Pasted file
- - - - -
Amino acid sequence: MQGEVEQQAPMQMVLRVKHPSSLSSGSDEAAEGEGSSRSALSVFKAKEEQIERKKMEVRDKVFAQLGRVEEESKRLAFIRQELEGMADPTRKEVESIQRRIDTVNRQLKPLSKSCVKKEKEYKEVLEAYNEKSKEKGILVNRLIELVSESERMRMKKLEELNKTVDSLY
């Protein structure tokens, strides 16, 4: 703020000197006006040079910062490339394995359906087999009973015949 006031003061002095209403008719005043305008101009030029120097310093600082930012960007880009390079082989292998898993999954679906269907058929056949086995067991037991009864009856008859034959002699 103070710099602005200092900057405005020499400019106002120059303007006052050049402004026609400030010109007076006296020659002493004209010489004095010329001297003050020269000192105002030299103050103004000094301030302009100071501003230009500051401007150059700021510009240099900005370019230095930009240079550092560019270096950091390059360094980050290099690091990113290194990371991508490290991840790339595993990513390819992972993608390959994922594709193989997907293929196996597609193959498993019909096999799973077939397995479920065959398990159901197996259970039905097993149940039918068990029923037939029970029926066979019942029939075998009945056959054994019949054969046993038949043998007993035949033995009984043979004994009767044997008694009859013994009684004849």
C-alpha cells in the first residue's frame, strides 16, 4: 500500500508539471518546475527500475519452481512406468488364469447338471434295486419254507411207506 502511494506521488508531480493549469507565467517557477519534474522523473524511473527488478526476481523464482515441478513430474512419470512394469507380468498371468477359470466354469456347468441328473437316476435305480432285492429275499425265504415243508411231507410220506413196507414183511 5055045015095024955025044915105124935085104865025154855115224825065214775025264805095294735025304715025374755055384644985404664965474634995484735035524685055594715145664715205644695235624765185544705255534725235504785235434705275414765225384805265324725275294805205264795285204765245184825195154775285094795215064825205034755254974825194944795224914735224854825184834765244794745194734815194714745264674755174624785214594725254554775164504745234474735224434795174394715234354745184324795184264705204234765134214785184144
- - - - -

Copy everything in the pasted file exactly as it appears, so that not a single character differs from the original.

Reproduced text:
Amino acid sequence: MQGEVEQQAPMQMVLRVKHPSSLSSGSDEAAEGEGSSRSALSVFKAKEEQIERKKMEVRDKVFAQLGRVEEESKRLAFIRQELEGMADPTRKEVESIQRRIDTVNRQLKPLSKSCVKKEKEYKEVLEAYNEKSKEKGILVNRLIELVSESERMRMKKLEELNKTVDSLY
């Protein structure tokens, strides 16, 4: 703020000197006006040079910062490339394995359906087999009973015949 006031003061002095209403008719005043305008101009030029120097310093600082930012960007880009390079082989292998898993999954679906269907058929056949086995067991037991009864009856008859034959002699 103070710099602005200092900057405005020499400019106002120059303007006052050049402004026609400030010109007076006296020659002493004209010489004095010329001297003050020269000192105002030299103050103004000094301030302009100071501003230009500051401007150059700021510009240099900005370019230095930009240079550092560019270096950091390059360094980050290099690091990113290194990371991508490290991840790339595993990513390819992972993608390959994922594709193989997907293929196996597609193959498993019909096999799973077939397995479920065959398990159901197996259970039905097993149940039918068990029923037939029970029926066979019942029939075998009945056959054994019949054969046993038949043998007993035949033995009984043979004994009767044997008694009859013994009684004849």
C-alpha cells in the first residue's frame, strides 16, 4: 500500500508539471518546475527500475519452481512406468488364469447338471434295486419254507411207506 502511494506521488508531480493549469507565467517557477519534474522523473524511473527488478526476481523464482515441478513430474512419470512394469507380468498371468477359470466354469456347468441328473437316476435305480432285492429275499425265504415243508411231507410220506413196507414183511 5055045015095024955025044915105124935085104865025154855115224825065214775025264805095294735025304715025374755055384644985404664965474634995484735035524685055594715145664715205644695235624765185544705255534725235504785235434705275414765225384805265324725275294805205264795285204765245184825195154775285094795215064825205034755254974825194944795224914735224854825184834765244794745194734815194714745264674755174624785214594725254554775164504745234474735224434795174394715234354745184324795184264705204234765134214785184144